Zelenka's music is always fresh and creative, often surprising in its sudden turns of harmony and demanding instrumentation. Overall his many compositions, both choral and instrumental, are marvelous examples of a subtle blend of Italian and French manners with a most distinctive personal style. The fluency of declamation and wide phrases with elegantly shaped melodic lines in his choral works are clearly italianate. French influence is seen in the formal organization of his instrumental suites and capriccii into relatively short and contrasting sections. Particularly noteworthy in the latter are the rich harmonic textures with their strange modulations, dissonances, and often unpredictable progressions. Zelenka's skillful and imaginative contrapuntal writing functions as the integrating stylistic factor. The character of his scores, with their busy and imitative inner parts, comes remarkably close to Bach - indeed, Zelenka's idiom approaches that of Bach much more than Handel's or Telemann's ever did.

Jim Morrison wrote (July 26, 2001):
I forgot to add, that if anyone is interested in what reviews around the web have to say about Zelenka and wanted to save some time in their research, just contact me and I'll send you an email of what I have.

Kirk McElhearn wrote (July 26, 2001):
Jim Morrison wrote:
< Anybody out there have comments or recommendations. I'm in the market for more music by this composer, of which, by the way, there isn't much out there. >
Here's a review I wrote for MusicWeb. While this particular performance is not excellent, the work itself is.

JAN DISMAS ZELENKA (1679-1745)

Missa Dei Patris ZWV 19 (1740)

Kyrie [8.45]
Gloria [19.41]
Credo [23.55]
Sanctus [7.90]
Agnus Dei [10.37]

Venceslava Hruba-Freiberger, soprano
René Jacobs, alto
Reinhart Ginzel, tenor
Olaf Bär, bass

Thüringischer Akademischer Singkreis, Wolfgang Unger
Virtuosi Saxoniae, Lugwig Güttler

BERLIN CLASSICS BC 1078-2 [69.59]

Jan Dismas Zelenka, born in 1679 in Bohemia, was educated by the Jesuits in Prague. He joined the Dresden court in 1710 as a double-bass player and died there, 35 years later, after becoming a composer of sacred music. During this time, he worked with kapellmeister Johann David Heinichen, and, after Heinichen¹s death in 1729, assumed responsibility for church music. This was, however, temporary, and he was replaced by Johann Adolf Hasse.

While Zelenka was roughly a contemporary of Bach, Vivaldi and Handel, his music is not what is generally considered baroque. He was greatly influenced by Italian opera, very much in favour in the Dresden court. Many similarities can be heard between his works and those of Hasse, for example, who was a leading proponent of the opera seria. His late masses, including this one, show a strong resemblance to Hasse¹s works.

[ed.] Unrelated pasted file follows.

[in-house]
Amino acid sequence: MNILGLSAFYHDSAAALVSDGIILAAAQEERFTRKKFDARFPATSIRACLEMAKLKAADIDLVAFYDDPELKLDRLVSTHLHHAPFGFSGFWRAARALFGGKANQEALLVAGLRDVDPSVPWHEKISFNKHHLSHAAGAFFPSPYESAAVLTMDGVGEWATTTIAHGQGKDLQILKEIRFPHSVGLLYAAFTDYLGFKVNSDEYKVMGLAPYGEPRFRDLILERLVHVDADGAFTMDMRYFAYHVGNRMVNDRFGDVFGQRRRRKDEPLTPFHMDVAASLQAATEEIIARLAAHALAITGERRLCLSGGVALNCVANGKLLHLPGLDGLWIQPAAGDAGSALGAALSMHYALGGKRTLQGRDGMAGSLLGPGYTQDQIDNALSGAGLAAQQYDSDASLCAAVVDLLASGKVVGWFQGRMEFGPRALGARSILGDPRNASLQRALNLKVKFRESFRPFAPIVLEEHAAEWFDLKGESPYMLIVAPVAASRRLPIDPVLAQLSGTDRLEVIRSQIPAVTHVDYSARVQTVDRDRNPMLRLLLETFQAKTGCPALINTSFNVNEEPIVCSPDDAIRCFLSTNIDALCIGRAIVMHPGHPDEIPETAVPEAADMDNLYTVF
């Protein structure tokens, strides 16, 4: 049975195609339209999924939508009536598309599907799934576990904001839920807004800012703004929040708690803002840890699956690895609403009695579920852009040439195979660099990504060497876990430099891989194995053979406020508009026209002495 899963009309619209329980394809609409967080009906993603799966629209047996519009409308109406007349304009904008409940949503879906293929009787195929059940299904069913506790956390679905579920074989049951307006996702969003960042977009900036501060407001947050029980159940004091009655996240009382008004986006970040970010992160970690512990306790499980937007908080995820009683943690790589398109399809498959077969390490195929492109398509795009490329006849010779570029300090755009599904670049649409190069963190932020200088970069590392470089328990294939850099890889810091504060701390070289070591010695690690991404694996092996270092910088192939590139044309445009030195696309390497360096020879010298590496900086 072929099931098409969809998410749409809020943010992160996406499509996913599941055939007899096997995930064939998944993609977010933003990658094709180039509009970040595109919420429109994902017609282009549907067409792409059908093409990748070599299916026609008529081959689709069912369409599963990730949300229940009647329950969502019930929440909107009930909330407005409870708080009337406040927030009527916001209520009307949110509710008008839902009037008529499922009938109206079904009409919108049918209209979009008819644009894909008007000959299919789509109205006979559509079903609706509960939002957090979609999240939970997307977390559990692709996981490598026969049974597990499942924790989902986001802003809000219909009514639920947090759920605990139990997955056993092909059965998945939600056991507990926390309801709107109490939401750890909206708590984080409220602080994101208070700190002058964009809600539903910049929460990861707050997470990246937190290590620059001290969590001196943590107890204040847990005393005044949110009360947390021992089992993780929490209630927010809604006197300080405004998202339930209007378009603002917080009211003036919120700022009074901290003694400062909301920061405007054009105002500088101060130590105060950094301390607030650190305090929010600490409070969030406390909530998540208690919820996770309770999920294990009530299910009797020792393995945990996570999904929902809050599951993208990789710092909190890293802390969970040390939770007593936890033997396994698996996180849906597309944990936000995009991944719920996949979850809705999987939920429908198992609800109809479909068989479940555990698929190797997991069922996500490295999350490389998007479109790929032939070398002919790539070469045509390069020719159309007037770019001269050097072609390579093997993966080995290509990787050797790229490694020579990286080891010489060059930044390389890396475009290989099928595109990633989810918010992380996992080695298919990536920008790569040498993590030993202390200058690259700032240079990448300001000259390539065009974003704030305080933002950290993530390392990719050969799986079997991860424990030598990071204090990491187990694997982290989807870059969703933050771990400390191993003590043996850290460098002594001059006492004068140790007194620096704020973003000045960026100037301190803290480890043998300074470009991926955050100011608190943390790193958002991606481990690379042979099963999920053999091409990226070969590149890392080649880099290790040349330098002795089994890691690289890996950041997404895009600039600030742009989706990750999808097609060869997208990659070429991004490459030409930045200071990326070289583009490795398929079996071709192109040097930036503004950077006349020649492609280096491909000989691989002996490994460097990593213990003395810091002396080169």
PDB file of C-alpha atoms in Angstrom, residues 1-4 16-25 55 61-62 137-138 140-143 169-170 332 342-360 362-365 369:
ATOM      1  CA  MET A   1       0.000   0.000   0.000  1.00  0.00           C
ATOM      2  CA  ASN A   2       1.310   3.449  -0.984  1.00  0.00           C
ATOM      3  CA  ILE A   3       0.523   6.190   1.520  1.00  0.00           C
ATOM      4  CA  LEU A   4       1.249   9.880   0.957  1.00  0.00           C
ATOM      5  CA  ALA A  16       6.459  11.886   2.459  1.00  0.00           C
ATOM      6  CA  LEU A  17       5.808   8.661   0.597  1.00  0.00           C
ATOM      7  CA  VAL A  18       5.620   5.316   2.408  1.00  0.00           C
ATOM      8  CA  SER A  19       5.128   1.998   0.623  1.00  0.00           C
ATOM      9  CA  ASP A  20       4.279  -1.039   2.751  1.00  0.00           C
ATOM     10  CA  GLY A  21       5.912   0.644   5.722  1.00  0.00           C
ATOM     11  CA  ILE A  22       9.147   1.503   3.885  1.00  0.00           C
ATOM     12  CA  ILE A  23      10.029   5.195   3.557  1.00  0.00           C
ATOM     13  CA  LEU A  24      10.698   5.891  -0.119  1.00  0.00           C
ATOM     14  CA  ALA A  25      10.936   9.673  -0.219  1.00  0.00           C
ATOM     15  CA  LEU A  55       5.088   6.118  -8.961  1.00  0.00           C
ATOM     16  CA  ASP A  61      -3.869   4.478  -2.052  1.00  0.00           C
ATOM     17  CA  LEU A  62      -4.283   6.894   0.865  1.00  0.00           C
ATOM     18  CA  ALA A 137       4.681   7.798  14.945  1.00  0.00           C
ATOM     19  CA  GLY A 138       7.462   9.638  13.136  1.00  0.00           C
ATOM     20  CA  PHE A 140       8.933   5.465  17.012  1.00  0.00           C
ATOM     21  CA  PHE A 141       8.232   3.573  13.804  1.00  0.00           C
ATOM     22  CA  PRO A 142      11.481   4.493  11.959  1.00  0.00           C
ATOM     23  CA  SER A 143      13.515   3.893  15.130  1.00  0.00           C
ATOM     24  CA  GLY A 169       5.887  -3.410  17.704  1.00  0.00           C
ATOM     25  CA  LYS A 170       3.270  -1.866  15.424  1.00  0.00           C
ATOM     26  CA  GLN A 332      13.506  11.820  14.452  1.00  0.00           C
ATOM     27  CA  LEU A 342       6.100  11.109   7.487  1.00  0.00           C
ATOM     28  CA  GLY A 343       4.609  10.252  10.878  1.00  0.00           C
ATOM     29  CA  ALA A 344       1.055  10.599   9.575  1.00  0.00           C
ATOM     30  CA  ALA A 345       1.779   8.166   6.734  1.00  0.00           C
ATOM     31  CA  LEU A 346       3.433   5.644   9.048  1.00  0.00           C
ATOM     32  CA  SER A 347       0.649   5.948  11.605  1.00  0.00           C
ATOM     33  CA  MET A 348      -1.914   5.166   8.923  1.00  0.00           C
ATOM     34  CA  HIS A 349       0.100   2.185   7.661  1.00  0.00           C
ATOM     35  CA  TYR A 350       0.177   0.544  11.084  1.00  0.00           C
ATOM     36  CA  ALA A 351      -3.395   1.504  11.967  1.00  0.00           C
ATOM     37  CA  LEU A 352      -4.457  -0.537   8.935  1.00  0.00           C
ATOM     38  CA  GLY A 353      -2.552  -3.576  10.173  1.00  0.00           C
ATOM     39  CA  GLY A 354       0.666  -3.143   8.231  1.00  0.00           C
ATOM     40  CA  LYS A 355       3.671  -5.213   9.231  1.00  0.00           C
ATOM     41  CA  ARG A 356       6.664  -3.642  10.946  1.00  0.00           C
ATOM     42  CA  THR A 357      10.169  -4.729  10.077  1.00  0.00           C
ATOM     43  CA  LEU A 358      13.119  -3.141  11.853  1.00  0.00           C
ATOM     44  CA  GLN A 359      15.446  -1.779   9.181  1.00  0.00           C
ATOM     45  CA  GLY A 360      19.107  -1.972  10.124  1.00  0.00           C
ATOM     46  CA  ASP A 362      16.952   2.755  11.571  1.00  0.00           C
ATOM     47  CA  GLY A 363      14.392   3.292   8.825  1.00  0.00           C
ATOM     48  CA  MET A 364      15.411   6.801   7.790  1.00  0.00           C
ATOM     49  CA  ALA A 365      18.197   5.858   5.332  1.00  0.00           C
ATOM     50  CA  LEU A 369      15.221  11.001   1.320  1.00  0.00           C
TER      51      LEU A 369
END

The Missa Dei Patris was composed for a small instrumental group - two violins, oboes, viola and basso continuo. Unlike Hasse¹s final mass, which was a large-scale work, this is an intimate piece. Yet, structurally and stylistically, there are many similarities. Like Hasse, Zelenka presents a more dramatic mass than baroque composers of the same period. The choral movements are more lively and energetic than those of other baroque composers. The first movement of the Kyrie, for example, opens with a lively, gay melody before the chorus enters and starts chanting the text. It almost sounds like a short opera overture, in its presentation of various musical themes. The Et resurrexit, part of the Credo, features the four soloists singing together with the chorus, and, when the soloists sing, their voices express a great deal of drama and emotion, but remain on a superficial, non-spiritual level.

Zelenka¹s arias also have the same almost Mozartian feel to them. Some of them achieve a more meditative effect, such as the Angus Dei I, sung by alto René Jacobs, which recalls some of Bach's arias in the passions. A slow, minimal, introspective orchestral accompaniment flows gently behind Jacobs¹ plaintive voice. The Benedictus aria, sung by Olaf Bär, even recalls the 'Papageno' aria of Mozart¹s magic flute.

While the musicians and choir are excellent, the soloists seem a bit weak and uninvolved. Jacobs, in particular, is quite disappointing - his voice sounds unconvincing and unfocused.

Nevertheless, Zelenka manages to express a wide variety of musical styles in this work. This is an excellent recording of a composer whosework deserves greater attention. In spite of the weak soloists, this is a very agreeable recording musically.

Johan van Veen wrote (July 26, 2001):
Jim Morrison wrote:
< Speaking of composers other than Bach, here's someone I've only recently come across have a great time listening to: Zelenka, a Czech contemporary of Bach. I've only heard one recording, the three disc set of Orchestral Works by the Berne Camerata / Alexander van Wijnkoop. Archiv Produktion_ which is now, at least in America, is nla.
Recorded in the last 70's on modern instruments, with harpsichord support from the oft-mentioned
Jaccottet, I find the music engaging in a Bachian kind of way absent from much of the music I have by Vivaldi, Handel, or Telemann. It seems more complex, less showy and public, more surprising with more layers to the music. Zelenka's music, you could say, unfolds in a less direct manner than the others I just mention, with more surprises along the way.